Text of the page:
Battle of Moscow

The 1st Shock, 20th and 30th Armies all went over to the offensive on the morning of December 6. The German forces on this sector had been on the defensive for several days and were able to put up stubborn resistance. Attacking along the entire front by the end of the day the troops took the area of Borshchevo and had reached to within 12 to 15 km north of Klin. Over the next two days the center and left flank forces of 30th Army continued to advance on Klin and Rogachevo. The German 36th Motorized Division engaged in heavy defensive fighting along a line from Shetakovo to Minino to Berezino with the 379th and 185th Rifle and 82nd Cavalry Divisions. By the morning of December 12 the Army was attacking along its right and left flanks while its center repulsed enemy counterattacks. The division liberated Zavidovo, Spas-Zaulok, and Reshetnikovo; by noon a forward detachment had been formed and given the task of attacking towards Voroshilovskii and cutting off the retreat route of the Germans' Zavidovo group to the west toward Koslovo and Kuryanovo. The next day this enemy grouping, having suffered heavy losses, fell back rapidly along the road to Dorino as the 1st Shock and 30th Armies were completing the encirclement of Klin and the 379th seized Kopylovo. The city was liberated on December 15. 30th Army continued its pursuit of the Third Panzer Group on December 16, and was transferred to Kalinin Front at noon.[5]

Battles for Rzhev

The division remained in 30th Army when it was transferred.[6] Beginning on January 8, 1942, the Army took part in the Sychyovka-Vyasma Offensive Operation, which was planned "to encircle, and then capture or destroy the enemy's entire Mozhaisk - Gzhatsk - Vyasma grouping", that is, what later became known as the Rzhev salient. On January 21 the Front commander, Lt. Gen. I. S. Konev, ordered 30th Army to move from the Front's left flank to its right; this brought it to a position facing south at the north end of the salient, near Rzhev itself, where it would remain for most of the ongoing fighting. By the end of January the successful part of the Soviet counteroffensive had mostly come to an end, in part because most of the rifle regiments had been reduced to 80 - 120 men each.[7]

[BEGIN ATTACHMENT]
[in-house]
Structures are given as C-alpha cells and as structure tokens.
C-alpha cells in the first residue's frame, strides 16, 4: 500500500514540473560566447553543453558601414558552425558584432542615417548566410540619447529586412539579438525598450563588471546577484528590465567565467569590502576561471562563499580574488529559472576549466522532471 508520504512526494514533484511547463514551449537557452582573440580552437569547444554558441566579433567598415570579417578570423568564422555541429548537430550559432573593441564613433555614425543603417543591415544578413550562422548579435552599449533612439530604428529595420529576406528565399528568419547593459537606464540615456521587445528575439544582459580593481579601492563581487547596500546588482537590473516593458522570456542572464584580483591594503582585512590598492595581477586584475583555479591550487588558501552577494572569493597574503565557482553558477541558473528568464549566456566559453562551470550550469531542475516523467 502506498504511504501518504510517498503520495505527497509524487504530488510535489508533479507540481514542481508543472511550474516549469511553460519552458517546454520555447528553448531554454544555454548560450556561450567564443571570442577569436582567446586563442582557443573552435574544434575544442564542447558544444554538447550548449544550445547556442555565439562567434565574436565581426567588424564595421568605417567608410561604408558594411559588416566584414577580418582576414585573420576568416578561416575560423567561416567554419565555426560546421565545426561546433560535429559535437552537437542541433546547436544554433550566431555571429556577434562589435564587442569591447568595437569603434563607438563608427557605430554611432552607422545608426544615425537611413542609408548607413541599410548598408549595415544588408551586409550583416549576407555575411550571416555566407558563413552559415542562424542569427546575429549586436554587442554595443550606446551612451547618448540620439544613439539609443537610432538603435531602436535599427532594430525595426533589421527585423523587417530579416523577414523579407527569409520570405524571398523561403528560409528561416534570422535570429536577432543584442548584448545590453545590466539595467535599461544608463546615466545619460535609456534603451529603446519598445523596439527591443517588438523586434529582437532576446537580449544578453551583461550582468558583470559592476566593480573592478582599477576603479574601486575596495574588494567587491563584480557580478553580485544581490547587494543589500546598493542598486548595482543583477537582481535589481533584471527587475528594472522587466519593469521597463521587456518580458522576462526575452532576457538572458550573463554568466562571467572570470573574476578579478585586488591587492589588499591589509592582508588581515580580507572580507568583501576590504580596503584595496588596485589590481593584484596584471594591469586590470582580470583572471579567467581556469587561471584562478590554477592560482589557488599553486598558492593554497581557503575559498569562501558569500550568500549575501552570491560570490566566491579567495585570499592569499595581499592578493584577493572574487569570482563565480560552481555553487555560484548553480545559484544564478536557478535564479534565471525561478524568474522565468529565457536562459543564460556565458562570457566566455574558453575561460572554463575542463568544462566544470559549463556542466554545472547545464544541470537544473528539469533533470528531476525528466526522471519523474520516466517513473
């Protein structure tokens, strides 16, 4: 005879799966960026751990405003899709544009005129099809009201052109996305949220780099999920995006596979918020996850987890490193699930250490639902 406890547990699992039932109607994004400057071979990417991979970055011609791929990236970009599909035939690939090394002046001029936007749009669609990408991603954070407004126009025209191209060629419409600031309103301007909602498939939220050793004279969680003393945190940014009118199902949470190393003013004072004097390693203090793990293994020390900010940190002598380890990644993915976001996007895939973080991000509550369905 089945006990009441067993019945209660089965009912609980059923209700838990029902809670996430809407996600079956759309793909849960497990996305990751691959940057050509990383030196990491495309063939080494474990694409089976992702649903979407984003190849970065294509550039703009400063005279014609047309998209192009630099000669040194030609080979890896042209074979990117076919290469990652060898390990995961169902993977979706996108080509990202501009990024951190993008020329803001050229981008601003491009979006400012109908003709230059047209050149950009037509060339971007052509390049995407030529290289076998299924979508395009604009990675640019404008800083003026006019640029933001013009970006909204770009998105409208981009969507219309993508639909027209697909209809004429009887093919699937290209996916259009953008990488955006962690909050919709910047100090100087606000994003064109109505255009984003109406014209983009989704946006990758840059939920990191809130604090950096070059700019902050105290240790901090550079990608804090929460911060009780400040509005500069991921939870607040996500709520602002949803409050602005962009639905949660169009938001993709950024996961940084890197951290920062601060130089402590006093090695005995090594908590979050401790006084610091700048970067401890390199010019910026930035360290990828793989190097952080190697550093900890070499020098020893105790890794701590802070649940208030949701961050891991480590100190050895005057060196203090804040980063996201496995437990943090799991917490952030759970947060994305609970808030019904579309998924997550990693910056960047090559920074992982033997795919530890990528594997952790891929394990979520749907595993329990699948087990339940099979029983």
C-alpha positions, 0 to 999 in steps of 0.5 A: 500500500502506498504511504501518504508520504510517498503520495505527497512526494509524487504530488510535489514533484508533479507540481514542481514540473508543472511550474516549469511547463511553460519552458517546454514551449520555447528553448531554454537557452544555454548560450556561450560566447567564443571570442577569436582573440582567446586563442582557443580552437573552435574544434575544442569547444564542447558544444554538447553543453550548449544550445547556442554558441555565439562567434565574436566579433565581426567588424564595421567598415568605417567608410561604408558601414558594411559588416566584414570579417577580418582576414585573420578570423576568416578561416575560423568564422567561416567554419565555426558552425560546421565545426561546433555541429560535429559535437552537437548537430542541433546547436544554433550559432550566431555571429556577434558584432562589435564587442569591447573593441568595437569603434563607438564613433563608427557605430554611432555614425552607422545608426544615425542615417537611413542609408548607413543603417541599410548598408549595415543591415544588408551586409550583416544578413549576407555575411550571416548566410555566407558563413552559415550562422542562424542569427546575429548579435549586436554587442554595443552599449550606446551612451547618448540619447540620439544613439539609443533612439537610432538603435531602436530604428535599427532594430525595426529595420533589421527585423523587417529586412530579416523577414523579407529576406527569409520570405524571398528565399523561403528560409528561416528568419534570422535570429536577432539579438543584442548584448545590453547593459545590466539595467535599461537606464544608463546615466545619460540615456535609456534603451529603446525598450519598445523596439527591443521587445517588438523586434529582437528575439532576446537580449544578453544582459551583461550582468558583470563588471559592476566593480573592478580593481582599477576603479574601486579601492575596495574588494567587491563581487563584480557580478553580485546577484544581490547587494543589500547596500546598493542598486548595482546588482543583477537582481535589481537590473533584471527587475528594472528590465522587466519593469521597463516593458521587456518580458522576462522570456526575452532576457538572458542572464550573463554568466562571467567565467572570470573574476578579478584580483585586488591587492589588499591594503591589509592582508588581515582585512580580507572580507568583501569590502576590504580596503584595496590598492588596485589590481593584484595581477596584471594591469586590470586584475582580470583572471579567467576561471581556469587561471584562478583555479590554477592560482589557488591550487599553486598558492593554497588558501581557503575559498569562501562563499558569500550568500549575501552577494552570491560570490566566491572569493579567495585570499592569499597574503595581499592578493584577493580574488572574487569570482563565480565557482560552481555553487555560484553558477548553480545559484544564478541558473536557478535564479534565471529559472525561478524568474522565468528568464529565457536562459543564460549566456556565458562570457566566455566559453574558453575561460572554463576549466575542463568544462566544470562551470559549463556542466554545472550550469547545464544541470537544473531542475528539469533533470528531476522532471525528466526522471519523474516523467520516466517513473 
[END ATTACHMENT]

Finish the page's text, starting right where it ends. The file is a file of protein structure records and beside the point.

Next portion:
30th Army began the First Rzhev–Sychyovka Offensive on July 30 with a powerful artillery preparation which, according to Kalinin Front's artillery commander silenced the German artillery, smashed the two forward positions of their main defensive belt and almost completely wiped out the troops occupying them. By the end of the day, despite heavy rain, the Army broke through on a front of 9 km to a depth of 6 to 7 km. However the assault soon bogged down due to the weather and the savage fighting for the village of Polunino, which was not taken until August 21. Elements of the 30th reached the outskirts of Rzhev two days later, but could not take the city. On August 29 the Army was reassigned back to Western Front,[8] and the 379th remained with it.[9] During the battles of August and September 30th Army suffered personnel losses of 99,820.[10] On August 9 General Chistov had moved to the post of deputy commanding officer of 30th Army, and the 379th was now under command of Lt. Col. Ivan Fomich Shcheglov.